Tony Romo has no issue with criticism of his broadcasting performances

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As he enters his seventh season in broadcasting, Tony Romo has gone from (for some) the flavor of the month to (for others) a stale and moldy crust of Wonder bread.

Romo says he doesn’t mind the criticism that emerged and grew during the 2022 season.

“When you play quarterback in the NFL, the criticism that you’re going to get as far as the ups and downs of that world, I mean, you throw an interception to lose a football game and back then, as I tell people, this was the opening of SportsCenter the next day,” Romo told Richard Deitsch of “There was no Twitter or anything, and you feel that. I had plenty of great moments that I would never change, and I wish I could have brought a Super Bowl to the Cowboys. That’s always going to be a regret that I wasn’t able to do that. But these things harden you. They give you a turtle shell. What you’re describing isn’t even criticism. There’s levels to this thing. When you lose a game [as a player], you feel people walking up to you on the street.”

As a broadcaster, there are no wins and losses. And the criticism doesn’t impact the manner in which people react when they see someone they recognize from TV.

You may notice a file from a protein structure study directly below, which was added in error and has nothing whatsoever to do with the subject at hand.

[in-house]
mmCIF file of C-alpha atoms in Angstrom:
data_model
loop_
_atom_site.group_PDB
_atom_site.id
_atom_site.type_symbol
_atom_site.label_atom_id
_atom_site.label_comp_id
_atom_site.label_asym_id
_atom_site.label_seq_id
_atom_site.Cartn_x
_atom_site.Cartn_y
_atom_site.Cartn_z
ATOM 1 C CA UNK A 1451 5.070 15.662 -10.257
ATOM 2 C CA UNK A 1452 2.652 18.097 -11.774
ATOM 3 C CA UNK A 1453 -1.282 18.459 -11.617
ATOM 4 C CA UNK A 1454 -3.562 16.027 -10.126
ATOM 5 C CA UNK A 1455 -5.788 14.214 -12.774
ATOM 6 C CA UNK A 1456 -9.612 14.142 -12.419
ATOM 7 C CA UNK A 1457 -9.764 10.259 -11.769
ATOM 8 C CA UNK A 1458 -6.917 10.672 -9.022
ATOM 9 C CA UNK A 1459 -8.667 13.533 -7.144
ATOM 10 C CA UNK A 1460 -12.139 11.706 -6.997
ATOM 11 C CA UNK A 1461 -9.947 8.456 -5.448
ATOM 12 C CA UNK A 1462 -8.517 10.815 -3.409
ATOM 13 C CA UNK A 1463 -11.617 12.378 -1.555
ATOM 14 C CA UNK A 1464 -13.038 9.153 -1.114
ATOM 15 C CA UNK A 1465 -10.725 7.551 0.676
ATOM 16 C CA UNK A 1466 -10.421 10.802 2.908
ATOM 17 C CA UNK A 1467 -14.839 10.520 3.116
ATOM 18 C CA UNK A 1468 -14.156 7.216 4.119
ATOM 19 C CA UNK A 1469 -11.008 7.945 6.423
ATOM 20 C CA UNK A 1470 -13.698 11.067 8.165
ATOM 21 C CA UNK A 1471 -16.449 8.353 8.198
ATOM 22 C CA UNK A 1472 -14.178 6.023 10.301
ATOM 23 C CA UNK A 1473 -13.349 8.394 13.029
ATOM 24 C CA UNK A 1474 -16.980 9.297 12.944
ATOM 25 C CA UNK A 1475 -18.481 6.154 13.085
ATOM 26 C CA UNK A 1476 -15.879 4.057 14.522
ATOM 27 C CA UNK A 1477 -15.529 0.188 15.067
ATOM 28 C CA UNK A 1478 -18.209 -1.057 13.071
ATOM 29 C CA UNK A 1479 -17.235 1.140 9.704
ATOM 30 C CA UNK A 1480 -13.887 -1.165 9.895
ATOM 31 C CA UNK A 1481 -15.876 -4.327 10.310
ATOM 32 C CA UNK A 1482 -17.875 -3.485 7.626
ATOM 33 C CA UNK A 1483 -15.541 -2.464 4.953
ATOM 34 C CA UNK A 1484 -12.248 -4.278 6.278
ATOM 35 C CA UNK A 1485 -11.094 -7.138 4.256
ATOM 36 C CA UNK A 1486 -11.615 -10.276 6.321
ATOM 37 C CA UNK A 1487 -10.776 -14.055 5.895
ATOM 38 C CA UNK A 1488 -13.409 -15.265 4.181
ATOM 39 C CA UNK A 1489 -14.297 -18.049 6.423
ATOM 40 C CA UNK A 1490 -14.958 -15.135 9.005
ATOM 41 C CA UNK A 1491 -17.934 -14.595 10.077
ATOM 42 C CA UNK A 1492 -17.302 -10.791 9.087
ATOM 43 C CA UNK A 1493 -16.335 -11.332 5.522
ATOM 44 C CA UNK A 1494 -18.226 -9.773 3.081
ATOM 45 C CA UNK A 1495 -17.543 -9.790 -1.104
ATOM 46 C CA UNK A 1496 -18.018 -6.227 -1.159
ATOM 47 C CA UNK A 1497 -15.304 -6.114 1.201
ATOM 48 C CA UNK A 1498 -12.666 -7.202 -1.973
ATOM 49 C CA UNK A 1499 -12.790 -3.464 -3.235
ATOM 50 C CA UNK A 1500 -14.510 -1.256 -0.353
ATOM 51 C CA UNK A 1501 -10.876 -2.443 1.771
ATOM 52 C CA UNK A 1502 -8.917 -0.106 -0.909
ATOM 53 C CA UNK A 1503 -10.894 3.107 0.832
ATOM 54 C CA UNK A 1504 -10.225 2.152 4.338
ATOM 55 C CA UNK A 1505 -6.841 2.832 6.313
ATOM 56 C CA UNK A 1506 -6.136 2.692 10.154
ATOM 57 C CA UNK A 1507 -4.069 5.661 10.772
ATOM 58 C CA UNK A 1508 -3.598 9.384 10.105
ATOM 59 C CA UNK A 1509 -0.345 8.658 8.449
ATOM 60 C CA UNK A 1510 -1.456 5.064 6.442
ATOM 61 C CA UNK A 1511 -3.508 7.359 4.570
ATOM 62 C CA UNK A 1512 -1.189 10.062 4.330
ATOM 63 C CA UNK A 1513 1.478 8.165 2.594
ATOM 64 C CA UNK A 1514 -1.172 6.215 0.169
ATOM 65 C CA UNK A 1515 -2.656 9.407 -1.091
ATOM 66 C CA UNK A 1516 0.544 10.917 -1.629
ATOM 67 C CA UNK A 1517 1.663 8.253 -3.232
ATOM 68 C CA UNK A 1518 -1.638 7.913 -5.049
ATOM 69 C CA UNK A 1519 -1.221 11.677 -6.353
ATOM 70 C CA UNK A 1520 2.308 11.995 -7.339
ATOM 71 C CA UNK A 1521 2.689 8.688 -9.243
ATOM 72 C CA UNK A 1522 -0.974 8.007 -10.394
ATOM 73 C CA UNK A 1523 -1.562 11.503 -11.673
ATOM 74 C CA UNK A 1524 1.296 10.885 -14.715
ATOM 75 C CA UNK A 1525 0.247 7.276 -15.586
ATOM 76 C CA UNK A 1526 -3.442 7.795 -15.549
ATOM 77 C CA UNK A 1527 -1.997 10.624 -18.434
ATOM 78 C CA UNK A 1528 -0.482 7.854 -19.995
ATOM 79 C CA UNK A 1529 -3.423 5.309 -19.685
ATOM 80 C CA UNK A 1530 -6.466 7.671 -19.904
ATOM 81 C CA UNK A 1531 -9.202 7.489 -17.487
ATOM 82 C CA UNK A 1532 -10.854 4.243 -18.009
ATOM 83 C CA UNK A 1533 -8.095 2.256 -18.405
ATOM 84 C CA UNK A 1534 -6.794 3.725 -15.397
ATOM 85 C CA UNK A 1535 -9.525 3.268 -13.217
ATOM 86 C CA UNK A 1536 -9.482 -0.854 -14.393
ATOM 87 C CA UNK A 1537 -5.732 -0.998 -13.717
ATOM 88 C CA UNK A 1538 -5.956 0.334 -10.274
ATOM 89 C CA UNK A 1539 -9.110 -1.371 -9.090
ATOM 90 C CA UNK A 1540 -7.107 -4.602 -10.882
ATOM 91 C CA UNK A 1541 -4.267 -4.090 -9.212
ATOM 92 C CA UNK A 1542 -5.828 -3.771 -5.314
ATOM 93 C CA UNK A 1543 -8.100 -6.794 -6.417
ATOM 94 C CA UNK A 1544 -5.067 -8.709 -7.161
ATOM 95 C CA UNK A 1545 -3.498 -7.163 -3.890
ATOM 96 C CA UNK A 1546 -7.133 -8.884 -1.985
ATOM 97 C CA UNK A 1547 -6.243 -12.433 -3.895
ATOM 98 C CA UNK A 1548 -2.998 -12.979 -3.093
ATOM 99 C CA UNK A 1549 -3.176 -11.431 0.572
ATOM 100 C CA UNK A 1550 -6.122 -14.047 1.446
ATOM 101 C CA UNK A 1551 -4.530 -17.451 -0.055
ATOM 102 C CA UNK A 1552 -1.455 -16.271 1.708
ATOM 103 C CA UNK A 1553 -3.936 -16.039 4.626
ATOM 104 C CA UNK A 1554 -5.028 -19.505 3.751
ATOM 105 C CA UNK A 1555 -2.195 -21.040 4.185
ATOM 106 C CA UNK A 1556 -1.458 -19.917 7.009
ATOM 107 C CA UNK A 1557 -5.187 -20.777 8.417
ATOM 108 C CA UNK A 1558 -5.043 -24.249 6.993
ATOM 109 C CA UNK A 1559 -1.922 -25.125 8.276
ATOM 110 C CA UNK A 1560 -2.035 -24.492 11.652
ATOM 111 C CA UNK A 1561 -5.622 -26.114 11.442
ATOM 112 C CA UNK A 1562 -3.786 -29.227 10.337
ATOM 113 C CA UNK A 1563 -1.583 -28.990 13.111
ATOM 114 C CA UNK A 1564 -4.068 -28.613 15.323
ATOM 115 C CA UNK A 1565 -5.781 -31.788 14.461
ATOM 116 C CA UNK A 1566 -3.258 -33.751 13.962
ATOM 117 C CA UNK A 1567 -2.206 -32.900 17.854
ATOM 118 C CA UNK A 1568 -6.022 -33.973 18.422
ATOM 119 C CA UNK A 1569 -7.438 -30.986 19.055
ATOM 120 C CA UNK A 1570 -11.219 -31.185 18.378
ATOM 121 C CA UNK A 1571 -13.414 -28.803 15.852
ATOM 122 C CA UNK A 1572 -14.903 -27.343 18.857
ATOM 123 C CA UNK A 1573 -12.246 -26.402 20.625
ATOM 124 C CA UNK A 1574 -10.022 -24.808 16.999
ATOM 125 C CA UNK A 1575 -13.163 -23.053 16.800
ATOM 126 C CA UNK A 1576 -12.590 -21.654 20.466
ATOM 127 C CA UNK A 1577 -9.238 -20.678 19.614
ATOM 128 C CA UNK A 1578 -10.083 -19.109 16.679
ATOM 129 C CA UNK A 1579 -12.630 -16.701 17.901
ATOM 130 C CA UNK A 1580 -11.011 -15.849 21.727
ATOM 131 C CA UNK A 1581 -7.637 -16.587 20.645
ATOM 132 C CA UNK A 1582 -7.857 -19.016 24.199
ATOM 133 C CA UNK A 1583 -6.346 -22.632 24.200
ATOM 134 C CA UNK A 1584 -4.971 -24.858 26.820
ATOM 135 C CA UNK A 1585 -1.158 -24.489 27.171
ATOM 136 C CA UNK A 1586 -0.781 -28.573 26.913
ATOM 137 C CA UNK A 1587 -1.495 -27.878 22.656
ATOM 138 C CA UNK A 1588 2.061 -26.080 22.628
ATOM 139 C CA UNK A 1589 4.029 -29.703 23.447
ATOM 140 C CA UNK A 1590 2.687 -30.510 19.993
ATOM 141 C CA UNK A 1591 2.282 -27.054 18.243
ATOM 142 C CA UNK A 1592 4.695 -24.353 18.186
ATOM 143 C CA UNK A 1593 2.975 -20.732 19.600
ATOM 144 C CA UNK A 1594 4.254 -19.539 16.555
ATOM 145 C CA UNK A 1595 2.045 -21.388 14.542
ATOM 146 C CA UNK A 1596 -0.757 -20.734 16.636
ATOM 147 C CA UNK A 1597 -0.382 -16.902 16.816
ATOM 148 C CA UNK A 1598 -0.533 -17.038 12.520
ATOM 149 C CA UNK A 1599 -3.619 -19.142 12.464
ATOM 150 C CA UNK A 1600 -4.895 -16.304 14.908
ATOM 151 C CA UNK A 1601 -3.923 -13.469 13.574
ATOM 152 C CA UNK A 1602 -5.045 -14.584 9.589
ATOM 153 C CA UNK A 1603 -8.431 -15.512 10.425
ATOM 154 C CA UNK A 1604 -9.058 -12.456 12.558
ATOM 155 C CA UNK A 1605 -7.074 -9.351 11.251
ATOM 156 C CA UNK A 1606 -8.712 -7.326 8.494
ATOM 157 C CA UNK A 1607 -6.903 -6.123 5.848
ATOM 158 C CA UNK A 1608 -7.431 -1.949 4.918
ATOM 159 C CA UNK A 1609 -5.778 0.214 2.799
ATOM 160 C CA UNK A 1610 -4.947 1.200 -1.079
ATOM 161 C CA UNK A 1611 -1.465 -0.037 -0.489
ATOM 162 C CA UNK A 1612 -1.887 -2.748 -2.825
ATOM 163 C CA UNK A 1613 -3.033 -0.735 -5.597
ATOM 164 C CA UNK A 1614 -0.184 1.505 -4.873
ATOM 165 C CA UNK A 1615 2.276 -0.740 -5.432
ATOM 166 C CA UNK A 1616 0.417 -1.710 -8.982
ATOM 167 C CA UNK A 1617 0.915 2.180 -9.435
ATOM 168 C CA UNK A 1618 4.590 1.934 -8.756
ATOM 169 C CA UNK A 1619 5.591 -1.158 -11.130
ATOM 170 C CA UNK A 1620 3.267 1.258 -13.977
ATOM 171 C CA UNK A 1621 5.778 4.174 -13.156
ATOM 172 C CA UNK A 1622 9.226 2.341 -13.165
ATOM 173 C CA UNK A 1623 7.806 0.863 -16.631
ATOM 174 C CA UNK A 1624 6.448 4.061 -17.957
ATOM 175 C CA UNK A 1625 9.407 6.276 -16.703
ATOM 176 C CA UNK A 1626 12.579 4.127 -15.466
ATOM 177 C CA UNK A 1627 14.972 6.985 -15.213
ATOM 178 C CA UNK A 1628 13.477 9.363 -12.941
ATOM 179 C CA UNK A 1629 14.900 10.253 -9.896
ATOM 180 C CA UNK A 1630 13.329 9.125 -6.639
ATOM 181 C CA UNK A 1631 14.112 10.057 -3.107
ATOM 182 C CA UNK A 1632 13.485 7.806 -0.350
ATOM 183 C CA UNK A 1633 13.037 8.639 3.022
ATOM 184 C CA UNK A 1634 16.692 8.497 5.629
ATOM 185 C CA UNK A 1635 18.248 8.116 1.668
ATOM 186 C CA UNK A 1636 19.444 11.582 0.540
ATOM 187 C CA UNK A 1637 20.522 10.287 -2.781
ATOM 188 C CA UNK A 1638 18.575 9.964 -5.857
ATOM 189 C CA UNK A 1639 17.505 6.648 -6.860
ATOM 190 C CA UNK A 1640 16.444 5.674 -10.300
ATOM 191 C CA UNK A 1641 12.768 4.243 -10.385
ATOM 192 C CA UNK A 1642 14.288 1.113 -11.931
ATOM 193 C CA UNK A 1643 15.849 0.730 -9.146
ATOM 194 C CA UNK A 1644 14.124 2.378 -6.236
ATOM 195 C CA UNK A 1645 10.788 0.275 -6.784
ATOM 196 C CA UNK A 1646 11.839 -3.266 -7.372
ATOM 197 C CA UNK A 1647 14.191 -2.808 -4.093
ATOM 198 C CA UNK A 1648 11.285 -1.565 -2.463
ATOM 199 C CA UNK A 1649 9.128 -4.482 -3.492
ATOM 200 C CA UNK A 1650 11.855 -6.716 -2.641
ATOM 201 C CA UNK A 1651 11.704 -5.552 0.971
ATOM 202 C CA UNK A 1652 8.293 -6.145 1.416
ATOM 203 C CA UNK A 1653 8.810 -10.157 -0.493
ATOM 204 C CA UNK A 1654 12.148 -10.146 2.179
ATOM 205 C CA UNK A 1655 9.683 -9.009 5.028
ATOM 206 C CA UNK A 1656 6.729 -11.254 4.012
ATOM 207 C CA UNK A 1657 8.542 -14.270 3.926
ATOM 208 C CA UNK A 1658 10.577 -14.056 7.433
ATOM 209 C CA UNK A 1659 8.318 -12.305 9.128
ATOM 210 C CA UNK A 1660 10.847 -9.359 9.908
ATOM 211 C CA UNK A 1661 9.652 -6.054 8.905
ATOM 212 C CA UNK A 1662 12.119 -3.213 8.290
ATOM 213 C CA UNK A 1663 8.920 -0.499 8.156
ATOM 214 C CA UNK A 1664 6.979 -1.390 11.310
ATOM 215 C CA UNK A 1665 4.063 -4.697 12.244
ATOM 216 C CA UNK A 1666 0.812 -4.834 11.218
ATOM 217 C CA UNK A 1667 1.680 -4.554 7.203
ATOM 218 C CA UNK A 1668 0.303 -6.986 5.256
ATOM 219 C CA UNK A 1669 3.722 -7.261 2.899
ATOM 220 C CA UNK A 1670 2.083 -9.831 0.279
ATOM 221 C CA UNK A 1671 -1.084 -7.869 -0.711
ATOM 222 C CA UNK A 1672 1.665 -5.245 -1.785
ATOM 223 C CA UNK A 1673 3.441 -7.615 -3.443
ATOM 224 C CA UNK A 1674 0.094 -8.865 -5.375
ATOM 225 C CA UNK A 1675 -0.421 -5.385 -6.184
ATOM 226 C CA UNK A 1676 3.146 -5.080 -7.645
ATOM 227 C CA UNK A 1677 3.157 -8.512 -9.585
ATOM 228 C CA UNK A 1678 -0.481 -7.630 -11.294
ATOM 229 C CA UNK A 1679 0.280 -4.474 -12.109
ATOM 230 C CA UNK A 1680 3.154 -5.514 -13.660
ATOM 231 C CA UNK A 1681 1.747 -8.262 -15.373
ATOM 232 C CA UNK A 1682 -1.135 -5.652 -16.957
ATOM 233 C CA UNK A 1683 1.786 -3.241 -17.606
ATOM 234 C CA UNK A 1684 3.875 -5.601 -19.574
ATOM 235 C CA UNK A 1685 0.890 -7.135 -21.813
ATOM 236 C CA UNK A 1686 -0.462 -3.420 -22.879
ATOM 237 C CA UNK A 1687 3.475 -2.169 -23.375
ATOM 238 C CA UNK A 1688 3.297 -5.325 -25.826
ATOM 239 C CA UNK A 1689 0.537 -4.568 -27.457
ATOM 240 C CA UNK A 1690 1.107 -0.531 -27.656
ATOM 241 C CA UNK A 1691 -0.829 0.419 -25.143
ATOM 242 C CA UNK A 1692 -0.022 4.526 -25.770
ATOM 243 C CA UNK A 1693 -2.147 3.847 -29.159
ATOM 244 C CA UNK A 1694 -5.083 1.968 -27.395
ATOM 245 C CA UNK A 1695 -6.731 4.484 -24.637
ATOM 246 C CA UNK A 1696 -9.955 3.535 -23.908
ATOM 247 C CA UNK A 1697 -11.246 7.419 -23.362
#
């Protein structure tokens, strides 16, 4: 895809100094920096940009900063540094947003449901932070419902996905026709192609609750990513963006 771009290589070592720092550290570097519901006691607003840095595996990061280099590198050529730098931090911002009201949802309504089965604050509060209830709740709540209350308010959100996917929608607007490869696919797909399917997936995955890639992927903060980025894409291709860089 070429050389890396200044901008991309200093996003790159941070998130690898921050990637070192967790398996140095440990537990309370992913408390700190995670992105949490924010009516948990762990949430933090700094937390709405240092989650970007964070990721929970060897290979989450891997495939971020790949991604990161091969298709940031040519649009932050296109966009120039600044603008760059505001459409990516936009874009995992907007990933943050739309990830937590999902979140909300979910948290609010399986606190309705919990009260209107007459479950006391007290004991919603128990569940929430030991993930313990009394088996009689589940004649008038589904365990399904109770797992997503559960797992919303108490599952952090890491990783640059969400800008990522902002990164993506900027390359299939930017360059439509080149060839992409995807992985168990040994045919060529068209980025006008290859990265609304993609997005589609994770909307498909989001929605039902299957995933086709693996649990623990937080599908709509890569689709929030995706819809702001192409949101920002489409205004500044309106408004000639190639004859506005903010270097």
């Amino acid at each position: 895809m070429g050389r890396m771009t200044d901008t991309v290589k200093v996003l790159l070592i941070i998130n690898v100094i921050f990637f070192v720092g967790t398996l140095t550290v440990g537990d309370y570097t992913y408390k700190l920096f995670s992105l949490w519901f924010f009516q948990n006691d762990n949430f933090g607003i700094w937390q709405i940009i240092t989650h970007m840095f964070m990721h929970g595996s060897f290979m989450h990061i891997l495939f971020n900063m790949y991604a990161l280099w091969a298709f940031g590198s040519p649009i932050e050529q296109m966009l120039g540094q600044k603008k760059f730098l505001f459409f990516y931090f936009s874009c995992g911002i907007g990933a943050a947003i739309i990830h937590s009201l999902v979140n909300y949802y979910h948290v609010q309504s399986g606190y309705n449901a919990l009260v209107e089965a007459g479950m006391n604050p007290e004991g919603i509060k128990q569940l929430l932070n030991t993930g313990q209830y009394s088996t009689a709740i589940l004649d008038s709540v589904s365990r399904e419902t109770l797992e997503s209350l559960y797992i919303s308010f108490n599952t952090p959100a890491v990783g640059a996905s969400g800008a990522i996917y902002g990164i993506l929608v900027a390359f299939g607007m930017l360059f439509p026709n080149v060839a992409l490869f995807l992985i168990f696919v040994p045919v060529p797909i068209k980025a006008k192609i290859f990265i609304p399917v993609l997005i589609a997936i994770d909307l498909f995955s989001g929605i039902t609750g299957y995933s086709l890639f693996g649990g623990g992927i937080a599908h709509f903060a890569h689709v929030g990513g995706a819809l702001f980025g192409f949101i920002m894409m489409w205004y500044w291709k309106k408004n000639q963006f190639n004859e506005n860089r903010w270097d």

“People come to me now and say they love our crew, they love how we do it,” Romo told Deitsch. “Like anything, we’ve been at such a high level doing this for so long that it doesn’t matter who you are, people are not going to continually write the same article about how great you are. I mean, you wouldn’t do that. You’re not going to continually write, ‘They are the best,’ over and over again. They might still think it, but people have to find things to write. I think that’s just part of human nature.”

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He has a point. For me, Romo is no different now than he was when he started. Yes, he no longer engages in the inside-info parlor trick of guessing plays. Other than that, he’s the same as he always was.

So why all the criticism?

“There’s agendas,” Romo told Deitsch. “People like clicks. I mean, that’s a real thing. And I think they should. I think it’s all a positive. Talking about it, it helps all of the NFL. Our job is to go out there and perform like we’ve done and try to always do our best. I think we’ve done a great job with that. You’re looking at a very talented group here. Like all things, we’re going to go and try to put our best foot forward.”

He’s got the right attitude. And it surely helps that he’s making so much money to do what he does.

Anyone who performs in a public setting invites criticism from those who have a quick and easy voice on social media. Frankly, if you’re not being criticized, you’re not being noticed.

In broadcasting, as in every business, there are plenty of people who are entirely unremarkable. Romo definitely isn’t one of those people.